Malaysia, Ange Bronco, Lao Lao discussed on The Philly Blunt: The Podcast That Celebrates Philly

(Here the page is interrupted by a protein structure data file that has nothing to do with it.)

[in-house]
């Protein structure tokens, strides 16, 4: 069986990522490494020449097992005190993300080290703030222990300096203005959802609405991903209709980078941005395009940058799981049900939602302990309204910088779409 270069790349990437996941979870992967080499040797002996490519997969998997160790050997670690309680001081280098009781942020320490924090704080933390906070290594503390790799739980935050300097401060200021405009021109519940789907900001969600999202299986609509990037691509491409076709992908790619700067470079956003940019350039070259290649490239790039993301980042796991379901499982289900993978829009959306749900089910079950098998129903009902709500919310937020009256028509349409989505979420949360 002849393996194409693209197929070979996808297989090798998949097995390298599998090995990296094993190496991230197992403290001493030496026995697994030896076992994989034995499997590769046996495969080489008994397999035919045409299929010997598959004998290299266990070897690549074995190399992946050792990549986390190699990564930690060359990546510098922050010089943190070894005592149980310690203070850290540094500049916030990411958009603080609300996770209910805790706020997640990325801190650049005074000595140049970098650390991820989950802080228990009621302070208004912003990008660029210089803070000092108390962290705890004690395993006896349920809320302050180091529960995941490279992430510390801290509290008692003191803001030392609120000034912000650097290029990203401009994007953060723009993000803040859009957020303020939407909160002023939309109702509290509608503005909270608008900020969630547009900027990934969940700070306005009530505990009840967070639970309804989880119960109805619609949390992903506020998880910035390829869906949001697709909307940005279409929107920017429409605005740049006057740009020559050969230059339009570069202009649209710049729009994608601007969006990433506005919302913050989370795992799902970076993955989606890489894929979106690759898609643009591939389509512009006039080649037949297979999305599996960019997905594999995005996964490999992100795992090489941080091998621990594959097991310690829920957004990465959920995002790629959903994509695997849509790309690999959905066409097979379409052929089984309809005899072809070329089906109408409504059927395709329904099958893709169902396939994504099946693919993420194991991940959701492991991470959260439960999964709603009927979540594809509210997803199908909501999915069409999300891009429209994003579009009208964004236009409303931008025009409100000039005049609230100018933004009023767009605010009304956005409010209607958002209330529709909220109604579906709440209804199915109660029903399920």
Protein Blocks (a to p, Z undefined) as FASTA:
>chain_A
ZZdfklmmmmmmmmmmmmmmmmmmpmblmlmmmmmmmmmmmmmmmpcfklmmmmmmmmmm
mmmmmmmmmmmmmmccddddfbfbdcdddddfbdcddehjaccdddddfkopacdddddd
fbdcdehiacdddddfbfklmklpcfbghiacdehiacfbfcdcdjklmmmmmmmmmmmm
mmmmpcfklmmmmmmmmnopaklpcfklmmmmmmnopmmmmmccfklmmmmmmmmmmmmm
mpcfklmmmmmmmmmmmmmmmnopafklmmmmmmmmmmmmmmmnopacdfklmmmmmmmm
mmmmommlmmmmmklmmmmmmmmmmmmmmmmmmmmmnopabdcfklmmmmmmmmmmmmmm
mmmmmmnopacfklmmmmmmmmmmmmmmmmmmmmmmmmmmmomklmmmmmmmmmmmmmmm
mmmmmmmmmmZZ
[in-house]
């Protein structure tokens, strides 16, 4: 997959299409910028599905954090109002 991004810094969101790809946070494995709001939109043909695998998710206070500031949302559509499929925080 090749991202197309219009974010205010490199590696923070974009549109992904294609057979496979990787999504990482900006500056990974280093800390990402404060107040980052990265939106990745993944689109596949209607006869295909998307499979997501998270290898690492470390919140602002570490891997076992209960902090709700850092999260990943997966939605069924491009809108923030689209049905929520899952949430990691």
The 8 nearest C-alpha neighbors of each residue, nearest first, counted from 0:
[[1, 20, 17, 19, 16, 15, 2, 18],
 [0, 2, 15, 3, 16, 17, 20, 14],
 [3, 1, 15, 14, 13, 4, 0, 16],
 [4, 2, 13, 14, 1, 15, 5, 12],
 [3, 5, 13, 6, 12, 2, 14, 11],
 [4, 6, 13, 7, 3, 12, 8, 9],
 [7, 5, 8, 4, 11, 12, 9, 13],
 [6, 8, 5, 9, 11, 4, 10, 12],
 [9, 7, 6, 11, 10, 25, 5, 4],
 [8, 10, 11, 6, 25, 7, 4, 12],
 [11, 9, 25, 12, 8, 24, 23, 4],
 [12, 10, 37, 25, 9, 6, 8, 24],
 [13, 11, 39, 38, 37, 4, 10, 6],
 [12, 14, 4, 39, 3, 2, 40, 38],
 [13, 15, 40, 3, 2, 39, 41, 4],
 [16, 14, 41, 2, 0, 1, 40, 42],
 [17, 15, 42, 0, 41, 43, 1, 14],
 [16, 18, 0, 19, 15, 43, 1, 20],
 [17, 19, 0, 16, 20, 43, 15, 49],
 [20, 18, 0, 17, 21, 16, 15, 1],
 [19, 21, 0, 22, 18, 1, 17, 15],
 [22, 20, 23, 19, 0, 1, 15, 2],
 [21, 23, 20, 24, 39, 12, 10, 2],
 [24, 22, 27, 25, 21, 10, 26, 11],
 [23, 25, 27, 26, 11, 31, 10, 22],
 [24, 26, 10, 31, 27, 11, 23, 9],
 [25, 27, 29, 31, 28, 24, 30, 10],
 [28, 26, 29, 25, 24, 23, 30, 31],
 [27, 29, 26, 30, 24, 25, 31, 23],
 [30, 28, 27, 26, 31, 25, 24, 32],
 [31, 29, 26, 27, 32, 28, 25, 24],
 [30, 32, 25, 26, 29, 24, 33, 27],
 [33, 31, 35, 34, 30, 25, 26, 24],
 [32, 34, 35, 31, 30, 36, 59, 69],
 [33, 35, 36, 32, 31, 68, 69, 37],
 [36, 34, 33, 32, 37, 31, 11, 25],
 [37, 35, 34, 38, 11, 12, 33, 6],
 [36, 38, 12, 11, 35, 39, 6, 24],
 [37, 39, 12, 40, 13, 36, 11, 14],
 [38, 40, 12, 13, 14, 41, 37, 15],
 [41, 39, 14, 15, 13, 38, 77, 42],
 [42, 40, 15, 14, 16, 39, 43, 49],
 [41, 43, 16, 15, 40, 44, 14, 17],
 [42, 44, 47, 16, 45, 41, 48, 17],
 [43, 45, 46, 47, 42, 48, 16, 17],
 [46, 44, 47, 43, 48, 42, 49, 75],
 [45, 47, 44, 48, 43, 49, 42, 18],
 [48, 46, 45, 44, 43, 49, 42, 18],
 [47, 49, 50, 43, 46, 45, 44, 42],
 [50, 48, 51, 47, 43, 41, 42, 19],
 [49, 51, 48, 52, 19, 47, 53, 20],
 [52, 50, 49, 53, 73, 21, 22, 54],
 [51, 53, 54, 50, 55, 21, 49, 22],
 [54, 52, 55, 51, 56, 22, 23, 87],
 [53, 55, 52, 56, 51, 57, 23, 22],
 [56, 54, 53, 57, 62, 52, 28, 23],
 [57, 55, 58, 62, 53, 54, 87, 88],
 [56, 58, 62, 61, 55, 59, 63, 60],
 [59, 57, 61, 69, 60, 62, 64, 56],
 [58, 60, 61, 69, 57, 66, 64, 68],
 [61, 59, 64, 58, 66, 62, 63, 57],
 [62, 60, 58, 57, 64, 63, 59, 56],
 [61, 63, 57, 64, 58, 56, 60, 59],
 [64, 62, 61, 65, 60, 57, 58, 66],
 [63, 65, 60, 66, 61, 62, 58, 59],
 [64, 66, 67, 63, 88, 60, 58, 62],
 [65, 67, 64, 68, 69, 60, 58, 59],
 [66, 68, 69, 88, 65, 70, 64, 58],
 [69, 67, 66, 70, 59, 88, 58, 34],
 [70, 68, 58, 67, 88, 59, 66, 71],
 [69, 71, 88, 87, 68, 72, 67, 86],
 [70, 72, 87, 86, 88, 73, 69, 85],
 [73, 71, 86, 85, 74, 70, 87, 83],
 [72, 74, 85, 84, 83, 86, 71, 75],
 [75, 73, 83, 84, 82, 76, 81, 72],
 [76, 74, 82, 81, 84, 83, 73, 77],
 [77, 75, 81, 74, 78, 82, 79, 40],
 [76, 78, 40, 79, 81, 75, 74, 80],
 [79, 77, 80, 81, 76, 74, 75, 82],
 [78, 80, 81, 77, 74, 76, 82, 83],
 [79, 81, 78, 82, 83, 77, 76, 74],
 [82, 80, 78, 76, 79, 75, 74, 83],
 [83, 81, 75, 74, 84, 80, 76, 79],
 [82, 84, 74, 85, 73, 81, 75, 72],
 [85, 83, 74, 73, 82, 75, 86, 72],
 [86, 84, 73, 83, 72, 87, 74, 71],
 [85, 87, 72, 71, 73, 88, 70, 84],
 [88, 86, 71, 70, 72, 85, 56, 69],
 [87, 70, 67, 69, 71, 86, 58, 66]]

Automatic TRANSCRIPT